Evidence suggests the disparity in unemployment stems in large part from the different ways states are approaching the coronavirus.
Nations across the world are still reeling from the COVID-19 pandemic, which triggered a global recession following economic lockdowns enforced by most developed nations around the world.
New estimates put the economic losses at more than $16 trillion, and the United States saw its GDP shrink 9.5 percent between April and June, its largest drop in modern times.
While macroeconomic data is useful, it doesn’t tell the full story. It’s important to understand these economic losses have resulted in severe pain for people around the world, especially the poor.
A new Columbia University study shows that 8 million Americans have slipped into poverty since May, the New York Times reports. Meanwhile, a recent World Bank study projects as many as 150 million people around the world are projected to slip into extreme poverty by 2021.
As the US seeks to rebound from the global recession, it’s worth noting that some states are having more success than others.
Just the News recently published a breakdown of state unemployment data for August (the latest data available). Based on US Bureau of Labor Statistics data, the figures showed that nationally the unemployment rate was 8.4 percent, but the economic pain was not distributed equally across blue, red and purple states.
“Fueled by broader, faster economic reopenings following the initial coronavirus crash, conservative-leaning red states are by and large far outpacing liberal-leaning blue states in terms of putting people back to work,” writes Carrie Sheffield.
“In red states (those voting Republican for president in all four of the last four elections), the combined unemployment rate stood at 6.6%. Among blue states (those that voted Democrat in all four of the last four presidential elections) the figure was 10.5%. Among purple states (all of the others, either split 2 and 2 or 3 wins for one party and one win for the other), the unemployment figure was 7.8%.”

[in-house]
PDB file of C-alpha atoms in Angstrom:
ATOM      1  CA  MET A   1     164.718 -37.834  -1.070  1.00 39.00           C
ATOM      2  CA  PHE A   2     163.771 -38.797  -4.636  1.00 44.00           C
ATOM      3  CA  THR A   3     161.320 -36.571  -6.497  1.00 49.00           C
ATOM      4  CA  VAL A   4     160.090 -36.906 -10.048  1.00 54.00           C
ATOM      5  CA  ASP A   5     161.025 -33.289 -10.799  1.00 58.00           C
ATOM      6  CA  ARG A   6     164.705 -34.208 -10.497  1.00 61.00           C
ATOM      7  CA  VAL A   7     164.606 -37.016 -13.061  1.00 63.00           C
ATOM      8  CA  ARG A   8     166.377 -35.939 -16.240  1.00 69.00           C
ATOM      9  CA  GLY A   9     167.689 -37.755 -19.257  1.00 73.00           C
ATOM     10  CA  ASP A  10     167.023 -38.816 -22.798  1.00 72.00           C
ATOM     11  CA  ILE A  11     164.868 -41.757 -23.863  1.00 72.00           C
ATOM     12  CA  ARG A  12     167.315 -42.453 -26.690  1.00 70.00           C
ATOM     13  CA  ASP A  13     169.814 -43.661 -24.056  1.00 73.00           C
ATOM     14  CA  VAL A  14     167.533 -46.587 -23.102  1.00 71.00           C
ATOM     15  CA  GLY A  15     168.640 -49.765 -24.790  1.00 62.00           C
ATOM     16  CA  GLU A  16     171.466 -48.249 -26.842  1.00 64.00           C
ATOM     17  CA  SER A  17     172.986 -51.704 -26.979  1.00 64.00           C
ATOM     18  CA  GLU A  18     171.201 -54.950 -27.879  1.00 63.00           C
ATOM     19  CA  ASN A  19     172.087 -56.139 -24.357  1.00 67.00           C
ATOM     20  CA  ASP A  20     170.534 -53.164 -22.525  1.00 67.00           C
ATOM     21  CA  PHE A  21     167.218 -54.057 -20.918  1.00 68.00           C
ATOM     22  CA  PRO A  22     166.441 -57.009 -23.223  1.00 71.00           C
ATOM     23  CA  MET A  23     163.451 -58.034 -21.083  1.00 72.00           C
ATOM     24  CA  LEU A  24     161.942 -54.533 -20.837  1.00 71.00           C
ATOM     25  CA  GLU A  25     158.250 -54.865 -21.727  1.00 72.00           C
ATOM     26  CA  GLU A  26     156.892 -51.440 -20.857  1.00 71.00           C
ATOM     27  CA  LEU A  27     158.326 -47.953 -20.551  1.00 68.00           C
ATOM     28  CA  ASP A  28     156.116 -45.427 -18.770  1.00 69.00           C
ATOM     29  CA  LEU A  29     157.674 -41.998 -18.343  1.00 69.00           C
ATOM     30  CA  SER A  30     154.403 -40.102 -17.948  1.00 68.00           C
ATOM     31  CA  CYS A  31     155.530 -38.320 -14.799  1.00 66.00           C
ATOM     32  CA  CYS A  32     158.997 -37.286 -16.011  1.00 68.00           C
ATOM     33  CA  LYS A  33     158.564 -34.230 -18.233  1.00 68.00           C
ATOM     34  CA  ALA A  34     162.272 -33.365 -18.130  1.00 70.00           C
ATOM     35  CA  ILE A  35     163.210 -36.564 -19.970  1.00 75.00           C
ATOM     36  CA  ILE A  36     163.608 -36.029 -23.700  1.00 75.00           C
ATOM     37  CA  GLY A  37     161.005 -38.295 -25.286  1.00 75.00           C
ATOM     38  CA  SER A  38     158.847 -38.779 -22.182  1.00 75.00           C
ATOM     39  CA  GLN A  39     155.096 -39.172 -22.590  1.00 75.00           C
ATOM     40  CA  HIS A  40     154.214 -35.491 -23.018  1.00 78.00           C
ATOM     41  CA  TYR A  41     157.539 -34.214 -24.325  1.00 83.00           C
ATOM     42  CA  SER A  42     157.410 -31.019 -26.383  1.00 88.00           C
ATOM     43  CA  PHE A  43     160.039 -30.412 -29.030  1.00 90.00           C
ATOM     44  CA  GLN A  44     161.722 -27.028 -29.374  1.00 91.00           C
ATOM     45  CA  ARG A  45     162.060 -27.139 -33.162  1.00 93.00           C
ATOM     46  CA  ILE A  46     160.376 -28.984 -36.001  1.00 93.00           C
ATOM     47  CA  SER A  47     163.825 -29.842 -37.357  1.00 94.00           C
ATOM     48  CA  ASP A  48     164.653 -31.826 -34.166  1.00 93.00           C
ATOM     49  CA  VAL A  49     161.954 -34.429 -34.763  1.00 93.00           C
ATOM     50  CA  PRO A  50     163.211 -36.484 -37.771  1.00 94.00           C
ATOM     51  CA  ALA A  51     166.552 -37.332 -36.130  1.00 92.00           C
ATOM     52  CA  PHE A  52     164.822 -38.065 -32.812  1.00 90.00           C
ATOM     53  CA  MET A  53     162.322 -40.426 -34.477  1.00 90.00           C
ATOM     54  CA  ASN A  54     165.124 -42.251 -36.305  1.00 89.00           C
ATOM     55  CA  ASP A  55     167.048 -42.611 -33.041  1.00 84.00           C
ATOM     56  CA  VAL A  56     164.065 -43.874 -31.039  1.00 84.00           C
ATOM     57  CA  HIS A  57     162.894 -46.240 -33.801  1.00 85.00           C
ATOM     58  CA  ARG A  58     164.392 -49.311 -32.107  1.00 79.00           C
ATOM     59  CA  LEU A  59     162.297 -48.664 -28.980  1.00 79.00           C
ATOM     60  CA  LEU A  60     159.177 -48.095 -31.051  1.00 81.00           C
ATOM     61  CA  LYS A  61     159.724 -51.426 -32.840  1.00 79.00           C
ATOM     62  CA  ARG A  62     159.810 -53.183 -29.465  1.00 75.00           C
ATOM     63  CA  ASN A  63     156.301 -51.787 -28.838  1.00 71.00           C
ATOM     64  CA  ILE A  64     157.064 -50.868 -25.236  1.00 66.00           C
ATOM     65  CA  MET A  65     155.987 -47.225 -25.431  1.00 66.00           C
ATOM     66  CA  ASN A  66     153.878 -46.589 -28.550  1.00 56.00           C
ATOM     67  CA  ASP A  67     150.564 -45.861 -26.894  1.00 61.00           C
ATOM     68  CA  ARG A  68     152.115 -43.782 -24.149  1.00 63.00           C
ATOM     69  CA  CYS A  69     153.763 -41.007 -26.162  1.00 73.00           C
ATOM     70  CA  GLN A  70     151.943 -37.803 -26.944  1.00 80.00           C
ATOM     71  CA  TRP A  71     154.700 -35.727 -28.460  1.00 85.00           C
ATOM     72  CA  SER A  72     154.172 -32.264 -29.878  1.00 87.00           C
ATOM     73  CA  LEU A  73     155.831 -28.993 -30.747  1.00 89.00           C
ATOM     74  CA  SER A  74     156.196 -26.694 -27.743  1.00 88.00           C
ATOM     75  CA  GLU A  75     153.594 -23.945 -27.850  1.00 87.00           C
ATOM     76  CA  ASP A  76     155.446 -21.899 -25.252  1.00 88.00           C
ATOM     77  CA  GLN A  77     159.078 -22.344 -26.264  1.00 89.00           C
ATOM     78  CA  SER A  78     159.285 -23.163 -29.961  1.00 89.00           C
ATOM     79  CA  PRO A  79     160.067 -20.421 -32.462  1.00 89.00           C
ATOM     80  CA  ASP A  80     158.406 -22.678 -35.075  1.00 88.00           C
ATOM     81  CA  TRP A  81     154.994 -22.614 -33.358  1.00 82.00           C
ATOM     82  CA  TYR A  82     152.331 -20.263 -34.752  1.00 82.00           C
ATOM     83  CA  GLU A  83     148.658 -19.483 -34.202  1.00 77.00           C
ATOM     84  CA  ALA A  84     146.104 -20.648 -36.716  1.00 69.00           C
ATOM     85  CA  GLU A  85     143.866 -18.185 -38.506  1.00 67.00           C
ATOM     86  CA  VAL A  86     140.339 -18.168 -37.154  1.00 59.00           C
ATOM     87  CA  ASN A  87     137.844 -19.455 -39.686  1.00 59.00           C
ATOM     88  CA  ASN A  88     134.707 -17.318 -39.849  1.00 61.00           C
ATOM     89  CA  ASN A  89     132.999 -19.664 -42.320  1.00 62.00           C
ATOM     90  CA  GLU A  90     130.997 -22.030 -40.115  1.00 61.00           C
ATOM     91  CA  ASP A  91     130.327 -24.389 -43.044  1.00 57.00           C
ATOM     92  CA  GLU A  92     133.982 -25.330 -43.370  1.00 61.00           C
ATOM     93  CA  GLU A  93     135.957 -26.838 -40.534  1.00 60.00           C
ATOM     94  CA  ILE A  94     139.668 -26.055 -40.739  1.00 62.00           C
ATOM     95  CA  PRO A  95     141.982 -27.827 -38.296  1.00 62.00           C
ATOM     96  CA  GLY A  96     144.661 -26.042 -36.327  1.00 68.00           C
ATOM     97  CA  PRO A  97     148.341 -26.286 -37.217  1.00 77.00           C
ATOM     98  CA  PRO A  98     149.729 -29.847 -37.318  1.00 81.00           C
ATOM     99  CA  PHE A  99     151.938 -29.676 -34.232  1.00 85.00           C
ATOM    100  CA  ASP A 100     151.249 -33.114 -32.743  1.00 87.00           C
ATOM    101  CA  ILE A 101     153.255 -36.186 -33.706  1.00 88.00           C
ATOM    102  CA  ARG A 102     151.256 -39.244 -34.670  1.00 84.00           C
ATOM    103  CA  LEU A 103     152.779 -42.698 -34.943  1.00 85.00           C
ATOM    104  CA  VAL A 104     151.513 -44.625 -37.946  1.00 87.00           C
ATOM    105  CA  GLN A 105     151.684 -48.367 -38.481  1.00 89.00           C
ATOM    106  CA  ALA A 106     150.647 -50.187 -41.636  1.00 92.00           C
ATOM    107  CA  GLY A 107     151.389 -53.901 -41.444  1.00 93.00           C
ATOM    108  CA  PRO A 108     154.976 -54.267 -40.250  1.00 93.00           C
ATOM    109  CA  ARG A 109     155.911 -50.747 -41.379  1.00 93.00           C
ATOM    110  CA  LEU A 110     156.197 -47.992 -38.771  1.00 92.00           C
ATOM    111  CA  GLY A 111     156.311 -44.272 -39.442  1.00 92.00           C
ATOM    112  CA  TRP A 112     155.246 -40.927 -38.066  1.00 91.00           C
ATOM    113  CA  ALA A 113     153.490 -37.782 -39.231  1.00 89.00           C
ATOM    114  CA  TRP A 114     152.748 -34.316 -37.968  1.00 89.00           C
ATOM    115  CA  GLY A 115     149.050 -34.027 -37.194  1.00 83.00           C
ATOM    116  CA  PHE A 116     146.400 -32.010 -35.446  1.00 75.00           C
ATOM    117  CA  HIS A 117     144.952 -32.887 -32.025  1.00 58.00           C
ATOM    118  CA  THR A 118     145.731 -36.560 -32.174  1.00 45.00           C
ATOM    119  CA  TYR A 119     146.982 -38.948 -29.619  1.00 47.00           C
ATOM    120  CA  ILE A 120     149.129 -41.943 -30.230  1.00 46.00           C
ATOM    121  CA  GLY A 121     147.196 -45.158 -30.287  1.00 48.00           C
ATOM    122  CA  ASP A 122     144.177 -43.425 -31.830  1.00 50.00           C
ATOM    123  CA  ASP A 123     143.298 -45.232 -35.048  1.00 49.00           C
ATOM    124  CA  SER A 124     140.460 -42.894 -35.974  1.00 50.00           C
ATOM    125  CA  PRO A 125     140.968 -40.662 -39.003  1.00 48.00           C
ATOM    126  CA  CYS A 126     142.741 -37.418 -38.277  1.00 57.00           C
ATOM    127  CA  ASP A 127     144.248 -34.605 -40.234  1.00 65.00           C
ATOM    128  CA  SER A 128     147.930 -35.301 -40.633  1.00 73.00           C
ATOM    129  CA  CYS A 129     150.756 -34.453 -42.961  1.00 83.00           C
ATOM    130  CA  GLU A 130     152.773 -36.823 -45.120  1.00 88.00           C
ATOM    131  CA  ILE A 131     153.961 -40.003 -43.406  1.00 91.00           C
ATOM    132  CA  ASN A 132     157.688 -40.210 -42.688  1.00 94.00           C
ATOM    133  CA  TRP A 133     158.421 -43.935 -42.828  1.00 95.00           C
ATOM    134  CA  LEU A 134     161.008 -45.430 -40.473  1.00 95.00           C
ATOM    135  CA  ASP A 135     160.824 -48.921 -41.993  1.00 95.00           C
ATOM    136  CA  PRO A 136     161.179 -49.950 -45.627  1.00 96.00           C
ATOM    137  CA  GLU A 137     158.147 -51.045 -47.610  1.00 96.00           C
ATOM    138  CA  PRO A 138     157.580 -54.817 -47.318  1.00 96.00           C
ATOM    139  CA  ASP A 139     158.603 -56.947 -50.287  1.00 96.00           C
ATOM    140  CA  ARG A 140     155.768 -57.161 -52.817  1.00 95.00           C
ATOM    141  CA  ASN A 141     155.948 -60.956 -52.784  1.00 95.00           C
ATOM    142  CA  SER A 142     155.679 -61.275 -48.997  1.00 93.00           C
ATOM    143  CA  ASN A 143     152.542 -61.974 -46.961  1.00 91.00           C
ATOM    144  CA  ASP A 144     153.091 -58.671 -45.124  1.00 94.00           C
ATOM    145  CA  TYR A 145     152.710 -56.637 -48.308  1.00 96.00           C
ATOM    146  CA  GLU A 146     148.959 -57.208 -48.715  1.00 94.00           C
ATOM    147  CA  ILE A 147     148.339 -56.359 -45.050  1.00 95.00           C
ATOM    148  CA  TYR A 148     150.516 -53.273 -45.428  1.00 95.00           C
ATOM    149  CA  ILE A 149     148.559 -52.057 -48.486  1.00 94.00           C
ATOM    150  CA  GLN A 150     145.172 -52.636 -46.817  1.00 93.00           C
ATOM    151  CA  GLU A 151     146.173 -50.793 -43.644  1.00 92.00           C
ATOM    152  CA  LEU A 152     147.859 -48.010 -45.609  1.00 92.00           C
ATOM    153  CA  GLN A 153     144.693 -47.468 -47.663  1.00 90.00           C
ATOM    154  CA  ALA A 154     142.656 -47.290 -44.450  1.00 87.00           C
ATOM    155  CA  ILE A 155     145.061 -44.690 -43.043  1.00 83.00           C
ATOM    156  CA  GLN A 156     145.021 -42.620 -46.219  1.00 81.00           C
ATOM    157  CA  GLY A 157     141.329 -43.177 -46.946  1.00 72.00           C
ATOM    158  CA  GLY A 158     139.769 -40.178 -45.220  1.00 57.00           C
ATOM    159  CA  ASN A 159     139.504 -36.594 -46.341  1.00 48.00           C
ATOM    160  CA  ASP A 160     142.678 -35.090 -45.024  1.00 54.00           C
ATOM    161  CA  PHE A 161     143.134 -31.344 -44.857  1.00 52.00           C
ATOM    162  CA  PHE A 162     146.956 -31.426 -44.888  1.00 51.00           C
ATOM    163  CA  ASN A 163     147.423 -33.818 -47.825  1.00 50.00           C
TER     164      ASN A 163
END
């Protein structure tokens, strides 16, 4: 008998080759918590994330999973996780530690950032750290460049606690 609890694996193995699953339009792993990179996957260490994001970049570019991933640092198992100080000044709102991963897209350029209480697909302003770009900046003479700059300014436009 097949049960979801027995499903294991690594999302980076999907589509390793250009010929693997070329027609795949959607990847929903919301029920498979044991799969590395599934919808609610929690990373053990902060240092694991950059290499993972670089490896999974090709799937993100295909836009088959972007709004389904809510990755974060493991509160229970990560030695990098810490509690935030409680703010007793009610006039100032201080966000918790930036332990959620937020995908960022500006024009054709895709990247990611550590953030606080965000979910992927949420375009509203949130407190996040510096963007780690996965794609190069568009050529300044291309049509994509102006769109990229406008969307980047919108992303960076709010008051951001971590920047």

The data also show that of the 10 states with the lowest rates of unemployment, nine have GOP governors (the lone exception being Montana), while 9 of the 10 states with the highest rates of unemployment are led by Democrats (the lone exception being Massachusetts).
Evidence suggests the disparity stems in large part from the different ways states are approaching the coronavirus. Red states, particularly ones like South Dakota, Utah, Oklahoma, and Idaho, have been much less inclined to restrict economic freedom during the pandemic. Blue states, on the other hand, have been the most proactive in limiting economic activity in an attempt to limit the spread of the virus. This includes states such as California, New Jersey, Rhode Island, New York, and Connecticut.
One might argue that these states could have had high unemployment rates before the pandemic, but BLS data from earlier this year show this is not the case.
Government figures from January 2020 show that just two states had unemployment rates higher than 5 percent—Alaska (6.1%) and Mississippi (5.7 %). Meanwhile, the blue states of California (3.9%, New Jersey (3.5%), Rhode Island (3.5%), New York (4%) and Connecticut (3.7%) had rates of unemployment close to the national average.
The data suggest that the economic recovery of many US states is being inhibited by government regulations designed to limit the spread of the virus. A recent Wall Street Journal article also recently pointed out that the strong economic recovery in the South “is at least partially due to less fear of the virus.”
While it’s unclear if these regulations are having a positive effect—New Jersey and New York have the highest COVID-19 death tolls in the country, and Rhode Island and Connecticut are not far behind—the consequences of government imposed lockdowns have been abundantly clear for months.
The most recent unemployment data are one part of a larger economic picture that shows, so far, red states are doing a better job of balancing the need to save both lives and livelihoods,” said Rachel Greszler, an economist for the Heritage Foundation.
“[W]e’ve seen blue states using a pandemic as an opportunity to expand government control, impose excessive lockdowns not rooted in data, favor politically connected groups and allies, and demand federal bailouts for decades of poor budgeting instead of taking responsibility and confronting their problems head-on,” Greszler told the Washington Examiner.
As lawmakers in American and around the world continue the difficult work of trying to limit the spread of the virus without causing further destruction, we should remember that the cost of curtailing economic freedom is high.
Just ask the 8 million newly impoverished Americans.